Mike Kueber's Blog

November 29, 2014

A system that insulates the police

Filed under: Culture,Law/justice — Mike Kueber @ 1:42 pm
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My least favorite columnist in the SA Express-News is Brian Chasnoff. My distaste for him results from not only from his white-liberal viewpoint, but also a clash of my curmudgeon against his whippersnapper.

His column in today’s paper is titled, “A system that insulates police.”

The apparent thesis of the column is that Ferguson is not an anomaly and that we almost had a similar situation in San Antonio a few years ago. The column reads as follows:

  • An unarmed black man walks down a street. A police officer in a patrol car veers into his path. The confrontation provokes anger, then explodes into violence: The officer, who is not black, shoots the black man in the head. Months later, a grand jury declines to indict the officer. I’m not depicting the August shooting of Michael Brown by police officer Darren Wilson in Ferguson, Missouri, although these facts also describe the incident sparking angry protests this week across the nation. I’m sketching, rather, the 2006 shooting of Jospeh Fennell by police officer Robert Rosales in San Antonio….”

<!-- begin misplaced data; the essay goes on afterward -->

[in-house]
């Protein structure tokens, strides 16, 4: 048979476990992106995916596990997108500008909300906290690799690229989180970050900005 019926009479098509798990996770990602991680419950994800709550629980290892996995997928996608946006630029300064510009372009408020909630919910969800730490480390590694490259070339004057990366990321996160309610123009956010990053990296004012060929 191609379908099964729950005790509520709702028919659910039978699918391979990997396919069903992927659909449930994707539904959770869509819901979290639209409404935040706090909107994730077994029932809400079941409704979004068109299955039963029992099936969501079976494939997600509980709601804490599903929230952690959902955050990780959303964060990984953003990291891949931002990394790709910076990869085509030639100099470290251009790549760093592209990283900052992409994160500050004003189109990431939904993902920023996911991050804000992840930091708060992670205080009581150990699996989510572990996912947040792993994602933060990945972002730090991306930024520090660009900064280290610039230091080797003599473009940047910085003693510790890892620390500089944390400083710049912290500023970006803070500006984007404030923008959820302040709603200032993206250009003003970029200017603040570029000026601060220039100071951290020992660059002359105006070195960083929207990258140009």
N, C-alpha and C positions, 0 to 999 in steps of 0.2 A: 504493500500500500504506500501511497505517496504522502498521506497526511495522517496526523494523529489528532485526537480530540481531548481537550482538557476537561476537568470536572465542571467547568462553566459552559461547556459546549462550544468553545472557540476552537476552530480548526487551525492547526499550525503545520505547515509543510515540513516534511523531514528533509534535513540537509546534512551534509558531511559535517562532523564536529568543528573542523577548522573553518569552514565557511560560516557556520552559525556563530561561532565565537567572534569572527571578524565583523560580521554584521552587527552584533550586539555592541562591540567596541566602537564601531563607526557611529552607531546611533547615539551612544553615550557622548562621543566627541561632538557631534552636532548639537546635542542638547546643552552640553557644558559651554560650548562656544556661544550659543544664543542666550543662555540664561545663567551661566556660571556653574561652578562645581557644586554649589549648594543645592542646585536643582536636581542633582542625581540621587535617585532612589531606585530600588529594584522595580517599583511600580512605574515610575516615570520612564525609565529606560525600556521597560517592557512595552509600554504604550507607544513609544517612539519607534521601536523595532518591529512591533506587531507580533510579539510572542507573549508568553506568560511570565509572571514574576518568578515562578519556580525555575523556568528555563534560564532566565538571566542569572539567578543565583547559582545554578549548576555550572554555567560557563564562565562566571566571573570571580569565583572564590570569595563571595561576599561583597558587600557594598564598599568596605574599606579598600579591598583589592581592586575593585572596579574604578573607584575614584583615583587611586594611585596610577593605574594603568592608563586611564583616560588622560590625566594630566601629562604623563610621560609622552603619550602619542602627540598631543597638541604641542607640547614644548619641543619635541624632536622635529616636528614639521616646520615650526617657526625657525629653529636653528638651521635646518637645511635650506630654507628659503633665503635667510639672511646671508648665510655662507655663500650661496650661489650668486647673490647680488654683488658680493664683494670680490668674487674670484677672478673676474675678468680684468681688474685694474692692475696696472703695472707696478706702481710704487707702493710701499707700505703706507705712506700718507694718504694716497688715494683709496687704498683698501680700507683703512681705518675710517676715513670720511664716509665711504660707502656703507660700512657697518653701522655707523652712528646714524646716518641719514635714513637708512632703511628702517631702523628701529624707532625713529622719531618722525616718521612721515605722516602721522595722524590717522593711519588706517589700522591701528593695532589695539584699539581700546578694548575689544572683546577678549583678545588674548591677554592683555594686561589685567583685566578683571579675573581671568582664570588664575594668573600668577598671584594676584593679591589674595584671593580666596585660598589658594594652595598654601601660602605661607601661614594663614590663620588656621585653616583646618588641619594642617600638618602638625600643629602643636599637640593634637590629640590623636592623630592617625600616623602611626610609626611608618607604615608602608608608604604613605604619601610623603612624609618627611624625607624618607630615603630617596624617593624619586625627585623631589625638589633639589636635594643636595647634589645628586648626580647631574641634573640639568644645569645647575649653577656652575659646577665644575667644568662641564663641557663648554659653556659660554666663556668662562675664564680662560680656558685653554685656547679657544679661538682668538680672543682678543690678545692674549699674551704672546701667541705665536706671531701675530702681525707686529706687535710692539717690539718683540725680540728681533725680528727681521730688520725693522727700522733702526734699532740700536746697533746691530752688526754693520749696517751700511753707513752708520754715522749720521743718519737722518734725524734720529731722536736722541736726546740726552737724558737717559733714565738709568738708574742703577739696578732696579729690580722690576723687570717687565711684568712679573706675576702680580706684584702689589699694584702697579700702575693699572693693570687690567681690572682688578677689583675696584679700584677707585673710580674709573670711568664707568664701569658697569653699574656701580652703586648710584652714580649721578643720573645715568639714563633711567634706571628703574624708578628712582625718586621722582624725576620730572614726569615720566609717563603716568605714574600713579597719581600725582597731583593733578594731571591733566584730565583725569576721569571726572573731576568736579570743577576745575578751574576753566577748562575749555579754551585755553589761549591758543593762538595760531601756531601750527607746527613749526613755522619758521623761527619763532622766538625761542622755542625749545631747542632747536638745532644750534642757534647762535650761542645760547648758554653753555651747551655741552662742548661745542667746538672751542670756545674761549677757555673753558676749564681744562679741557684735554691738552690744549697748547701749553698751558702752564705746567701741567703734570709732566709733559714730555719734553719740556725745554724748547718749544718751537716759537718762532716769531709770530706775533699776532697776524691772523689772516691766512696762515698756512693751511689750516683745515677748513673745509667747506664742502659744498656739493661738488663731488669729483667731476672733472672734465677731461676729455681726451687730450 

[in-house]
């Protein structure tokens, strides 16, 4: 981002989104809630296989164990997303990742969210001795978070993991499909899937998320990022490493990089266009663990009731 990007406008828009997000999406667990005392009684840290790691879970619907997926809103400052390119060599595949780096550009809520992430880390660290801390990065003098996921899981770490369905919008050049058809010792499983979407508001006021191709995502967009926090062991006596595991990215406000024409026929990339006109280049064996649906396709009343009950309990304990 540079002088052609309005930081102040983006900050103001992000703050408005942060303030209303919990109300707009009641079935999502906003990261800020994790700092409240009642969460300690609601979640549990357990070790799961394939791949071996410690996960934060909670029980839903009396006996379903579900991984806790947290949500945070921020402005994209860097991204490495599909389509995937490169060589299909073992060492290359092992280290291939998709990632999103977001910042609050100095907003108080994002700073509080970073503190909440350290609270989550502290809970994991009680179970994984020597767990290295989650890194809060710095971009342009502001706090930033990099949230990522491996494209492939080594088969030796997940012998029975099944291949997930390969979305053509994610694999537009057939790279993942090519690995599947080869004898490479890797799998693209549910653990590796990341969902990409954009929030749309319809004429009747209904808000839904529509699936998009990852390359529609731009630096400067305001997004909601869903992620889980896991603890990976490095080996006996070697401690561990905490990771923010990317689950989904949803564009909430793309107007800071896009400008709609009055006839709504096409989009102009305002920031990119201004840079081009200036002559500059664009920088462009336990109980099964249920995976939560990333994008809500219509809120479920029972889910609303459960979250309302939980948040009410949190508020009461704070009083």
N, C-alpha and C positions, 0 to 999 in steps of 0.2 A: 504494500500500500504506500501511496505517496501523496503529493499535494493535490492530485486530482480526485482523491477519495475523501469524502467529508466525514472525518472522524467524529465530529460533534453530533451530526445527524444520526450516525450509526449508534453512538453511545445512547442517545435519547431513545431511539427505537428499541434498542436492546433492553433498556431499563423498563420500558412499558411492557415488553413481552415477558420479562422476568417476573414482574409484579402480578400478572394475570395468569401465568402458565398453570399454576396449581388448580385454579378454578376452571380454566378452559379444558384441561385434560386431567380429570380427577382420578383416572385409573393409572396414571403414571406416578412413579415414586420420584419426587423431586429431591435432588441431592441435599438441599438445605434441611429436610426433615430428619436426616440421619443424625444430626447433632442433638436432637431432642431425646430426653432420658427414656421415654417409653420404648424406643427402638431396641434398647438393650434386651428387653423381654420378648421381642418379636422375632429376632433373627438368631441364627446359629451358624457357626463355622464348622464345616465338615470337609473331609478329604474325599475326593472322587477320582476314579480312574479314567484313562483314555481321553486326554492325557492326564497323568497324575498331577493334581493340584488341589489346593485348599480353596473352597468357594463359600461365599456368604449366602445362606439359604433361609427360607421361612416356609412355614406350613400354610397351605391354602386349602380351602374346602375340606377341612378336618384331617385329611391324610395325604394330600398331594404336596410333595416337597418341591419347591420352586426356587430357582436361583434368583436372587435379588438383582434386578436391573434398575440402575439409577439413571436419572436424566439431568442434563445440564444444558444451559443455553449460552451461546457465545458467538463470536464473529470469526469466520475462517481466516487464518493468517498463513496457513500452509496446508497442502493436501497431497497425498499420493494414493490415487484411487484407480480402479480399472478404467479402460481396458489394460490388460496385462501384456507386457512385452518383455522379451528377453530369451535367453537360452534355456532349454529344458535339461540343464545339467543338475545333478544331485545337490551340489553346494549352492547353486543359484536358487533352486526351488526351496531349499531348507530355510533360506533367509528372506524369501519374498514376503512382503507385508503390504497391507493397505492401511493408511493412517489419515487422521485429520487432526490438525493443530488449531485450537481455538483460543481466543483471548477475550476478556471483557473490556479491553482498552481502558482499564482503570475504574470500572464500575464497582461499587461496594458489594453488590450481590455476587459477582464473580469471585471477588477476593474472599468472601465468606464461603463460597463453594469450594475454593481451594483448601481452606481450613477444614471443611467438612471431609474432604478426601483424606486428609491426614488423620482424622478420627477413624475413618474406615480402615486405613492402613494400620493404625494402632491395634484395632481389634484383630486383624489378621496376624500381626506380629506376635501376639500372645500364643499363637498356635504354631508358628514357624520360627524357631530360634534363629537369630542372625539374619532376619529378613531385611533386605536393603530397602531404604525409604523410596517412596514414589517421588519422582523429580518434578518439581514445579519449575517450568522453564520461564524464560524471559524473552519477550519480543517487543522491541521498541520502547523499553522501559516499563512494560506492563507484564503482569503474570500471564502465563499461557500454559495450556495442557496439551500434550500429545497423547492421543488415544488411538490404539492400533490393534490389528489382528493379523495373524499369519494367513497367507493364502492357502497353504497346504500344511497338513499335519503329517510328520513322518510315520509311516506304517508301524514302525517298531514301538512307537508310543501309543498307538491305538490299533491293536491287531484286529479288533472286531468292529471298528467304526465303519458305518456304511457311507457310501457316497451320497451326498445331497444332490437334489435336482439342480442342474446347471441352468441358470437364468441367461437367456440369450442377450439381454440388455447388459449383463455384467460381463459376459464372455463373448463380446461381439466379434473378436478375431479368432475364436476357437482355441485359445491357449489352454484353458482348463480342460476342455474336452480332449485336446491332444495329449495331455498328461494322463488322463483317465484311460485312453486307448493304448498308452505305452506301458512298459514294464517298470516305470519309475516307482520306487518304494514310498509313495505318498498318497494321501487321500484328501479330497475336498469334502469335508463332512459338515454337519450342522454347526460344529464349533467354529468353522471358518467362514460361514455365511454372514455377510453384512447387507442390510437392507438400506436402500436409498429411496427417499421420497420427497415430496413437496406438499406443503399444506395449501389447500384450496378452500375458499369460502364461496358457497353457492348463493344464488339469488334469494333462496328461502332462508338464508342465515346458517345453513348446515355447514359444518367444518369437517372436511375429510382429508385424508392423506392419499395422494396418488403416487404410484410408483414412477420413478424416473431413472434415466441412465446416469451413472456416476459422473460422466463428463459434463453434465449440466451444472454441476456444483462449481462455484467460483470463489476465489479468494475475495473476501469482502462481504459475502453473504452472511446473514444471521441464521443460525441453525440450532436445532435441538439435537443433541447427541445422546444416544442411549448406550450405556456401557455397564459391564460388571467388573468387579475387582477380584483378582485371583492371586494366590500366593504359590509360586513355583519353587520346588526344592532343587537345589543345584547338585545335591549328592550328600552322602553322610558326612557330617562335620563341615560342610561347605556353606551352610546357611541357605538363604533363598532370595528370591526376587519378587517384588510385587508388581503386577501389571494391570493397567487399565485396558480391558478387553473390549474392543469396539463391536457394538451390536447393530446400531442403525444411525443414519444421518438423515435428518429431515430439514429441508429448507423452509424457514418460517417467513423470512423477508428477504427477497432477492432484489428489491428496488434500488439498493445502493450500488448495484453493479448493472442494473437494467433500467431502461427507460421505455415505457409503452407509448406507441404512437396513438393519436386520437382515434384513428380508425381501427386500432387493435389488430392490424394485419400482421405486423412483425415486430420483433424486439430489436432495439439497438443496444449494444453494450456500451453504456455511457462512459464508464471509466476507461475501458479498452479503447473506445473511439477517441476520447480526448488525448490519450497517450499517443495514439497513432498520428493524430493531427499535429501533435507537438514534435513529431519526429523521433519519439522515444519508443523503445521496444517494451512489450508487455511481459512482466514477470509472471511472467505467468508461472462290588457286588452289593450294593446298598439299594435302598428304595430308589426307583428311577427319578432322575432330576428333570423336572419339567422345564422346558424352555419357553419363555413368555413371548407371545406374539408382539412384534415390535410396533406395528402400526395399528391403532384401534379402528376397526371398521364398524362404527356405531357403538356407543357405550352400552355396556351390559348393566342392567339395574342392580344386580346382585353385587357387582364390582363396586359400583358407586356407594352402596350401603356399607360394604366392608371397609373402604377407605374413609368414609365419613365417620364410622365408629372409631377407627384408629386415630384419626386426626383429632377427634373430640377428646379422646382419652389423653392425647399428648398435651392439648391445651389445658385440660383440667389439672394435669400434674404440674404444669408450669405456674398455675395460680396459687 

• The shooting in Ferguson unfolded differently but with echoes of Fennell….”
  • “An inch or two, and it could have been Ferguson.”

I left the following comment for Chasnoff on the newspaper website:

  • Brian, too clever by half. ‘The shooting in Ferguson unfolded differently but with echoes of Fennell.’ Echoes? You could have easily written a substantive column that distinguished the two incidents instead of selectively focusing on superficial similarities that echo of the laughable Kennedy/Lincoln coincidences.”

What are the substantive differences between the two situations: